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Sunday, August 19, 2001 - Page updated at 12:00 AM

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Getting Started / Linda Knapp

Test-driving offerings of the wireless world

Special to The Seattle Times

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More than 40 percent of Americans have wireless phones. If you're not one of the haves by now, you may still wonder why people want to live with phones on their ears.

Hmmm, I got my first wireless a few years ago. I was afraid of having car trouble with my young child on board and wanted to be able to call for help.

A year later, my husband got one, too, which made it a lot easier to coordinate transportation for our teenagers. We also use the phones to consult about purchases while shopping and to check in at home when we're both out. We haven't used the phones much, and we've spent little for a shared service plan.

On the other hand, my two older children (now in their 20s), have an entirely different lifestyle that includes constant contact with friends — anytime, anywhere. Personal wireless phones are perfect for people like them.

This summer I decided to get my kids and myself fully mobile so I could more clearly see the possibilities of wireless communication. Sprint PCS and AT&T Wireless have kindly lent phones and service for this purpose.

The Sprint PCS arrives first, and my daughter loads it with her friends' phone numbers, checks her America Online e-mail and picks "Take me out to the ball game" for the ringer sound, all before I get to Page 20 in the user's manual.

Oh well, she's the primary talker, so I take notes on what she uses it for and why.

For example, she uses it on her way to the beach or the movies to invite friends along. She calls classmates in other states because there's often no extra charge for long-distance on wireless services. She calls home to find out when I need the car, and again when she's going to be late.

My son takes over the AT&T phone on its arrival and immediately finds it invaluable for selling his car. Potential buyers now can reach him when he's not home, which is most of the time.

He takes the wireless to work and returns voice messages during breaks. Later, he calls to find out what's for dinner.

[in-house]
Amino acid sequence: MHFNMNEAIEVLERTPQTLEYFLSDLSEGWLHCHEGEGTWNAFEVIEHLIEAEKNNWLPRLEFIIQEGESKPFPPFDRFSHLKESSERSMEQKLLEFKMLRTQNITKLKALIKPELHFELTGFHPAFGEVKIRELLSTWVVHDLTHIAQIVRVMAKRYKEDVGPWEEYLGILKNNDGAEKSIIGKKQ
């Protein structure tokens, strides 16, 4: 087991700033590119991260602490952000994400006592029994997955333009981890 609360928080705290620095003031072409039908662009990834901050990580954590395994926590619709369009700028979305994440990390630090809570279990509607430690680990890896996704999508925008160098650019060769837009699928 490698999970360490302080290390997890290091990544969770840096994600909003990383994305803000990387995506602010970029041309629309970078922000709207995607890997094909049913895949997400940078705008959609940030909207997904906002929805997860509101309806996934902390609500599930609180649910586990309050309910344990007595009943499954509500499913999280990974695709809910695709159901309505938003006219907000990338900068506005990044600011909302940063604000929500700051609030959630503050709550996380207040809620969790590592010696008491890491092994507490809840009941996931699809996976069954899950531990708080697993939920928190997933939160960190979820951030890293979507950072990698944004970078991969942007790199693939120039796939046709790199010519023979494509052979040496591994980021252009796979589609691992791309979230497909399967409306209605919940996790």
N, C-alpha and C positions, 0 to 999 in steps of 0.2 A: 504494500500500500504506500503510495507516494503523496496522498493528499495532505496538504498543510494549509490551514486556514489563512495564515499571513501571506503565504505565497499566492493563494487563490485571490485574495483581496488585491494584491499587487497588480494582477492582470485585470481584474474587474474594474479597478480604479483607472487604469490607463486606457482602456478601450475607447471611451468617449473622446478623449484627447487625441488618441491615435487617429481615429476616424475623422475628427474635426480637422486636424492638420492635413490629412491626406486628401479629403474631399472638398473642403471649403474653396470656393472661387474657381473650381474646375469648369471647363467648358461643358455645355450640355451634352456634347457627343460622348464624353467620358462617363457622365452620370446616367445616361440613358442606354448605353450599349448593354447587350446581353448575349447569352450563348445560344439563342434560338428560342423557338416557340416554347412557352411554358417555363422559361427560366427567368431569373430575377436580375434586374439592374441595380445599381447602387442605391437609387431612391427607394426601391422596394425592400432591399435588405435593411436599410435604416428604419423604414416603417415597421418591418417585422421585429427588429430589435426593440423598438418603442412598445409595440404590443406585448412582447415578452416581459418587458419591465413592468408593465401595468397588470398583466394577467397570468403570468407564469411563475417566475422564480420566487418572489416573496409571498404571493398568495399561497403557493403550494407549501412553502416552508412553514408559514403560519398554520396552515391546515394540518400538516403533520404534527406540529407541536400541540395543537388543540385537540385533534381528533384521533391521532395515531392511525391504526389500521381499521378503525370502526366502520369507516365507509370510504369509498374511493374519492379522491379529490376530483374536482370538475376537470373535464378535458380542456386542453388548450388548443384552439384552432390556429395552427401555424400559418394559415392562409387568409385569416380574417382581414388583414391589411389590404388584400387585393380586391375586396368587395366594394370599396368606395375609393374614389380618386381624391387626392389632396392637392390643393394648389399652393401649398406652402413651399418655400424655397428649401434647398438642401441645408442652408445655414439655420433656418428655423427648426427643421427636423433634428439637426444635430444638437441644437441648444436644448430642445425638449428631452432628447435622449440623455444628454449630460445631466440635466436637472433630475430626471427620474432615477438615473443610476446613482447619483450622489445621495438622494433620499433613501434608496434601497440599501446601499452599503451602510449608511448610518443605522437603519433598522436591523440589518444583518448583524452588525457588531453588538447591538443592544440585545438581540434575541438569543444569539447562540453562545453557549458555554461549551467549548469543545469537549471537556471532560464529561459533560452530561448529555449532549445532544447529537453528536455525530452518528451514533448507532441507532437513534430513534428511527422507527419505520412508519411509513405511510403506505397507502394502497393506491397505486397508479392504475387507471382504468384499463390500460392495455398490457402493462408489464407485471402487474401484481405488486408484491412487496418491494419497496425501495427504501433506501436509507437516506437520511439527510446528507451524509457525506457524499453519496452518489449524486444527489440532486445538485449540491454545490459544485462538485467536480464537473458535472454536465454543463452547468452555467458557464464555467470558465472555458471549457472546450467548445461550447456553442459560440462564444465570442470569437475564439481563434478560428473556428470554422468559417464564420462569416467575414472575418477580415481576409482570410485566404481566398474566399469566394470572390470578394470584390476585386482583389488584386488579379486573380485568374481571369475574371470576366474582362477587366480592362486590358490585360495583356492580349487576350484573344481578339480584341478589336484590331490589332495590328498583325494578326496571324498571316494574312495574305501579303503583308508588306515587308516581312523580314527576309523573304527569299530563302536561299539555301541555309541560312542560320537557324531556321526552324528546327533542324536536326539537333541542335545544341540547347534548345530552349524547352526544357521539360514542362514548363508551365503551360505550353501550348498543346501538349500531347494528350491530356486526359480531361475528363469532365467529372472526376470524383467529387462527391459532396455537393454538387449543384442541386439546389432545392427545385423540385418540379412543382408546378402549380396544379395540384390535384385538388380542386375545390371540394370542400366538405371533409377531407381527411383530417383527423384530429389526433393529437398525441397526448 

My favorite AT&T feature is the dial #121 information service that tells me today's news, sports scores and more while I'm walking.

My favorite Sprint feature is the audio capability that enables me to place calls with my voice.

An intriguing feature offered by both carriers is text messaging, which permits the user to communicate with written words in those situations when talking is impolite.

Extras aside, all carriers are still struggling to provide dependable service with fewer fades and disconnects. Voice deterioration occurs as I walk down my street, for example, and calling from the local supermarket isn't possible. Still, most calls are clear, and uncertainty is "just the way it is," my kids say.

OK, my family has used these phones for more than a month and now it's time to evaluate.

Are personal wireless phones essential?

Well, no, but they sure are convenient. It's extremely helpful to be able to reach family members almost any time, and my kids are now better at keeping in touch.

The twentysomethings have become attached to their wireless phones and want to take them back to college. In fact, with free long-distance on many service plans, it may make sense for them to have wireless as their only phones.

Individual needs for phone service are different. And every provider offers a range of plans that attempt to fit the differences. If you're ready to go wireless, here are some things to think about while choosing a carrier.

First, determine whether you need a local, regional, or national calling plan. If you mainly call from around home, choose local (it's the cheapest). If you travel to nearby states, choose a regional plan. (Carriers have maps of their regions; be sure the places you call from are included.) If you call from different regions, pick a national plan. It's the most expensive but doesn't incur roaming charges.

Roaming occurs when you call from outside your calling plan's area, and those calls cost around 60 cents per minute extra.

Next, estimate how much you'll use the wireless during weekdays and weekends. Pick a plan with enough minutes per month at a price you can afford. Make sure it includes free long-distance from your calling-plan area.

Some carriers provide wireless Internet access and e-mail. If that's of interest, find out about the extra costs and capabilities. Next week, we'll take a close look at the Internet on a wireless.

Providers each offer their own unique features. Ask about them and decide if they're important enough to influence your choice.

Finally, pick a major carrier that's moving toward 3G (third generation) wireless technology, which promises wider coverage, higher access speeds, fewer disconnects and longer battery life.

For more information on wireless technology and selecting a service, go to www.point.com or wirelessadvisor.com.

Linda Knapp can be reached by e-mail at ptech@seattletimes.com. Please include your e-mail address in the message.

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